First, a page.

Villa Dobric, First Stop in Croatia

It takes less than five minutes to reach Villa Dobric where we receive a warm welcome from the young lady on the desk. We are assigned room 1 on the second floor. The main floor has a small breakfast area and a very nice outdoor seating area. As we check in the receptionist reminds us that we can have our included breakfast at the main hotel and that it is far more extensive than what will be on offer here tomorrow morning.

Villa Dobric, Vestibul Palace

The room is exactly as pictured on the website and includes a king bed, modern plumbing, free wifi and a fridge – all my necessary requirements for a good hotel room.

trip to Croatia
Room 1, Villa Dobric

The next order of business is to find a place to buy wine and beer and I make enquiries with a young man who is now on the desk. He gives me directions to a nearby place and then says, “I’ll take you”. He locks up and leads me a short distance to grocery store that you would really have to look twice to notice, but inside is quite large. He helps me pick out two bottles of dry Croatian wine and we return to the hotel and he volunteers to chill them in the fridge in the reception area which is apparently very cold. Now that’s service.

The streets of old Split are more like a maze than anything you can reliably make sense of. When the Romans built the first roads here they were in typical Roman fashion straight and wide, but after the empire collapsed people were not so far fussy and pandemonium replaced planning. Here’s what I’m writing about. This is one of the two original main streets that crossed and divided the palace into four equal squares.

trip to Croatia
Original Roman road and arch

And this is what happens when someone decides to build out into the street. Assuming the original arch does not intrude into the building, it is amazing it did not fall down during construction.

trip to Croatia
Half- arch

Makarun Restaurant, Split

Back in the room there’s just time to freshen up before having an early dinner. For me the way to beat jet lag is ignore it by staying awake until at least 9:00 on the first night. I ask the same guy at reception about a restaurant and he recommends Makarun which is very close and hands us an umbrella as we leave.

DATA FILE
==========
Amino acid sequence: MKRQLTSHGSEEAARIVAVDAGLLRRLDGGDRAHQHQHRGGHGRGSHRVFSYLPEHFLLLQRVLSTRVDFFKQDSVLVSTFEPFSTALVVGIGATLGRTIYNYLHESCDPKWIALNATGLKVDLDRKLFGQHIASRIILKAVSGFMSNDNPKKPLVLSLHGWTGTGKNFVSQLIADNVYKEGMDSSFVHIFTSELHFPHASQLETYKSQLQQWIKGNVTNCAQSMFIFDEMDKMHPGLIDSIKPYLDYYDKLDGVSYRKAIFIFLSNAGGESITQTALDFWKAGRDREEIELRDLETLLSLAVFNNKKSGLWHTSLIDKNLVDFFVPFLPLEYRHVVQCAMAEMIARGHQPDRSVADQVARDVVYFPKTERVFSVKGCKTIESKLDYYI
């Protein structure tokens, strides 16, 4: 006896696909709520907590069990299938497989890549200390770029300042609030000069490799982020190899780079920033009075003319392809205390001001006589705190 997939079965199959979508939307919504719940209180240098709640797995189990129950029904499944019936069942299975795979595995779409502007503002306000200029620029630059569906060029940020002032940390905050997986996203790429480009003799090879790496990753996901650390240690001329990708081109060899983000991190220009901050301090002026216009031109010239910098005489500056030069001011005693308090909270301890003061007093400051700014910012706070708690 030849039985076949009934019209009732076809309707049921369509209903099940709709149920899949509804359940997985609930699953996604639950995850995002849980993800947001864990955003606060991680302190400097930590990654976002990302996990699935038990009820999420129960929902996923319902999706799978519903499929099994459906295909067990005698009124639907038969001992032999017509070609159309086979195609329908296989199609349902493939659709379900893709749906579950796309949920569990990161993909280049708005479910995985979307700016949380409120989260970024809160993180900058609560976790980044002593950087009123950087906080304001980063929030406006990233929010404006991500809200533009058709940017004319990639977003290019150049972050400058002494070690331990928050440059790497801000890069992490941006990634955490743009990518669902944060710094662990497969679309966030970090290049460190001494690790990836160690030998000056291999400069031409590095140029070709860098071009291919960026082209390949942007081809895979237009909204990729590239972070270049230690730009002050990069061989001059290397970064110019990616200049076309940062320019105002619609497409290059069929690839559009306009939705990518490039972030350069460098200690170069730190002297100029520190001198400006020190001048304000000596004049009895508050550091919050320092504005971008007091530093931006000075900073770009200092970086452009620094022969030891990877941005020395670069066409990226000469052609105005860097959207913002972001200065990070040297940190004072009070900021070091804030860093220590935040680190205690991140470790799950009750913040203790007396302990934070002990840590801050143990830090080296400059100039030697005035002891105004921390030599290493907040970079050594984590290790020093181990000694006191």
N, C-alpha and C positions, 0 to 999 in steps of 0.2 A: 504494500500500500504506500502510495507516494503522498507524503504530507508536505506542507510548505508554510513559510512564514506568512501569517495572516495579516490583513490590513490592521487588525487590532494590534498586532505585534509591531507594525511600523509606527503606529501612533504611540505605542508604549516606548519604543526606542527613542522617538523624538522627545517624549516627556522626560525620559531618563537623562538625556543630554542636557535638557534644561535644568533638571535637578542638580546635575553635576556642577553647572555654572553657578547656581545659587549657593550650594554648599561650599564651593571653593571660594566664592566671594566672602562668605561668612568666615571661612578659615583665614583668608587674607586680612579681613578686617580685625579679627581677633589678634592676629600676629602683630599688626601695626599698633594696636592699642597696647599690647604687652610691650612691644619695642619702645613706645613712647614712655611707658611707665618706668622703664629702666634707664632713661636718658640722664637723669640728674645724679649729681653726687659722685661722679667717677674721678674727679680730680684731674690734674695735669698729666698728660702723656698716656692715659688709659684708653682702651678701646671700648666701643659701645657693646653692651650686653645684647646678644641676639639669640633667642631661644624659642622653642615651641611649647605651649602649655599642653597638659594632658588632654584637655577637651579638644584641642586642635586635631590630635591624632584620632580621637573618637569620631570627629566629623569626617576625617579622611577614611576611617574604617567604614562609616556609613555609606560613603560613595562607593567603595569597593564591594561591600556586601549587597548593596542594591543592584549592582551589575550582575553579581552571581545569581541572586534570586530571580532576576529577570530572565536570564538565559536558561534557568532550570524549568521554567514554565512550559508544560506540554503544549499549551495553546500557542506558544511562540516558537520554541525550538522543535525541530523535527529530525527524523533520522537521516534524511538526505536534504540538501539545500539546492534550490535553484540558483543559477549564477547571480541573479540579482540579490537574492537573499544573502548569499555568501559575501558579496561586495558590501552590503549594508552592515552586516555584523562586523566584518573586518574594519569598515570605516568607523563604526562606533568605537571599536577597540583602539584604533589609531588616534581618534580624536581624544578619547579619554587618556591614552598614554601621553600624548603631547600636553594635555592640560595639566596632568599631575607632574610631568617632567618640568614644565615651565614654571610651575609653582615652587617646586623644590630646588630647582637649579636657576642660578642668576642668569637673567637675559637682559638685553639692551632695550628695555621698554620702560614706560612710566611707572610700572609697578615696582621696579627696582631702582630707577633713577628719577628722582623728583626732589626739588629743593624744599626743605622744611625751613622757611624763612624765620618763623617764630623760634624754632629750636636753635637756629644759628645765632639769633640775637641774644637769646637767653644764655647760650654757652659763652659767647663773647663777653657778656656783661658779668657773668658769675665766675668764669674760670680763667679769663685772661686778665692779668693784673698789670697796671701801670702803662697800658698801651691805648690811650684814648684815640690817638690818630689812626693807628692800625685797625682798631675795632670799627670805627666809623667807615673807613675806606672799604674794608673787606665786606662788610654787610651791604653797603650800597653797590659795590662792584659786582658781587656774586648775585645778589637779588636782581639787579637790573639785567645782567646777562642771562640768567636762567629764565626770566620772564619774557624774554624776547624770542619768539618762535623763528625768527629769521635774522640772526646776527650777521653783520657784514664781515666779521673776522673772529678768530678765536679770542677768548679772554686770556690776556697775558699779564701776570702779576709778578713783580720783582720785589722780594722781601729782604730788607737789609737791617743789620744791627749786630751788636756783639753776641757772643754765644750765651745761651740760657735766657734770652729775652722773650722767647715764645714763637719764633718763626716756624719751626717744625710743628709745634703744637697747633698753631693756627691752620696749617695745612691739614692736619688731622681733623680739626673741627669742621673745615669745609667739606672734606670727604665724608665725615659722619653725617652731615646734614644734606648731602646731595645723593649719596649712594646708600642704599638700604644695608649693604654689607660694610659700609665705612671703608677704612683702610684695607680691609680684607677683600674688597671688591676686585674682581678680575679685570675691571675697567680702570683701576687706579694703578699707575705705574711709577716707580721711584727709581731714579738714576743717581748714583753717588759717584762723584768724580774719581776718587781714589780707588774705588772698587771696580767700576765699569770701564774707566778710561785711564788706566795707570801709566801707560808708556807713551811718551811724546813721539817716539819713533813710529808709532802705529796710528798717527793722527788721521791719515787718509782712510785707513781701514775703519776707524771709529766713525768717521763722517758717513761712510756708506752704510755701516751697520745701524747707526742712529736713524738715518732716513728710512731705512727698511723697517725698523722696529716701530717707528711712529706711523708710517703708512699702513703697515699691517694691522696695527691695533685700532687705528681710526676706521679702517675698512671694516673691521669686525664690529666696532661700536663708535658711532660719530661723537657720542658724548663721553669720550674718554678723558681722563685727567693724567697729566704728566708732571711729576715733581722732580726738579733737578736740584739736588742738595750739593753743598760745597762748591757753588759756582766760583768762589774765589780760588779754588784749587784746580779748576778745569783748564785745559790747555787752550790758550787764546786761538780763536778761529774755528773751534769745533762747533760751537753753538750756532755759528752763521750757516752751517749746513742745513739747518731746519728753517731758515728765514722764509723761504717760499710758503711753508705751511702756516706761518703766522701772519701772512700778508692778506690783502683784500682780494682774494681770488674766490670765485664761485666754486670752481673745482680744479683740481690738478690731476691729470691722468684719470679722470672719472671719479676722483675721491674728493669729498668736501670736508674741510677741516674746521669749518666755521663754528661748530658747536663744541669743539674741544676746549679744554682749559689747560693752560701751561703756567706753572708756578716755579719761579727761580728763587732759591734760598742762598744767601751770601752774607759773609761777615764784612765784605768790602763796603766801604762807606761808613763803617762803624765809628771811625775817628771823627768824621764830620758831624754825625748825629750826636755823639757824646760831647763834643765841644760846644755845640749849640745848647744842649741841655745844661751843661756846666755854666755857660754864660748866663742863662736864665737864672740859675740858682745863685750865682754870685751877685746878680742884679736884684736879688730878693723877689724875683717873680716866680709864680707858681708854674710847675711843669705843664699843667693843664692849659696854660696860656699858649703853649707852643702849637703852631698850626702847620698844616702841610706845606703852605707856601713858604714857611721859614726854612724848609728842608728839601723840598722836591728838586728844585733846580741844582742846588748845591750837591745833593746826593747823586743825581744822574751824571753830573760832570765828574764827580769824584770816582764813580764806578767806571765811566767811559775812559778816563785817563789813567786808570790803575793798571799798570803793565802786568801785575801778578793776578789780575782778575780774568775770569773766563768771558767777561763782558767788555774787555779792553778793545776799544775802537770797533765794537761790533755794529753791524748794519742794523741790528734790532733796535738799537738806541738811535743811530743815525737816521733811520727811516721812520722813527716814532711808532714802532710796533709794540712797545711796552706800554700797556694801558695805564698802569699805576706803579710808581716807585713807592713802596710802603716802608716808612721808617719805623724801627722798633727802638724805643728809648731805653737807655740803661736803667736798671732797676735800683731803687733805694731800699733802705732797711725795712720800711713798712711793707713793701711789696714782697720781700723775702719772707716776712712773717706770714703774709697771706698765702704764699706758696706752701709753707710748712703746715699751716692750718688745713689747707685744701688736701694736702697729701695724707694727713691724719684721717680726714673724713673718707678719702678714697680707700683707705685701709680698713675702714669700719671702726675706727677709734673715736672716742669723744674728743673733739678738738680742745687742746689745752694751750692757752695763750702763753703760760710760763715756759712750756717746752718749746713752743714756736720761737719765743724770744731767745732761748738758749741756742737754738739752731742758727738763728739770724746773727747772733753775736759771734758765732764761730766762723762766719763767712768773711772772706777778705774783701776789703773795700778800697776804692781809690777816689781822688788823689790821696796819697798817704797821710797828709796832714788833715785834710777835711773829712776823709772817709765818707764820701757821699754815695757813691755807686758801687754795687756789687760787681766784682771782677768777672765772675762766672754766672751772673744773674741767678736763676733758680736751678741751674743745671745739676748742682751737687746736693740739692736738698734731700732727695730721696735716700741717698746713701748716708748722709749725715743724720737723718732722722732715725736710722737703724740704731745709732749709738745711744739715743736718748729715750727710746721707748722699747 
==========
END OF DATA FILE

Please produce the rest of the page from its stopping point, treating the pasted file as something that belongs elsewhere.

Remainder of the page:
Makarun is down a small alleyway and it’s not the type of place you are likely to stumble upon. By now it is raining so we opt to sit inside amid cozy modern decor that includes some nice looking clamshell overhead lamps.

trip to Croatia
Makarun Restaurant, Split

We ask the waiter for help selecting a dry Croatian wine as I’ve read that they are very good and vastly underpriced for their quality. What he chooses is a superb minerally white that is as good a wine as we’ve had in some time. I’m kicking my ass now for not writing down the name because you can be damn sure I won’t remember it tomorrow.

The name of the restaurant translates as macaroni which according to the website, the predecessors of the owners claim to have invented on the nearby island of Korcula. They make it fresh each day. Well you can’t pass that up. I order the version with octopus and anchovies while Alison opts for a simple tomato, basil and capers combination. The results are outstanding. Macaroni in Europe is nothing like the stuff we use for mac and cheese back home. It is longer, thinner and eaten with fresh ingredients like this is, not on the same planet as the dried stuff we are used to.

Fresh octopus, anchovy and cheese pasta, Makarun Restaurant
Fresh octopus, anchovy and cheese pasta, Makarun Restaurant

Back at the hotel I pick up one of the bottles chilling at reception and we enjoy a final glass before turning in. This first day has been almost too smooth. Let’s see what tomorrow brings on our trip to Croatia when we take a guided tour of Diocletian’s Palace.

Here is a link to the Croatia photo gallery with pics from Split to Croatia and all places in between.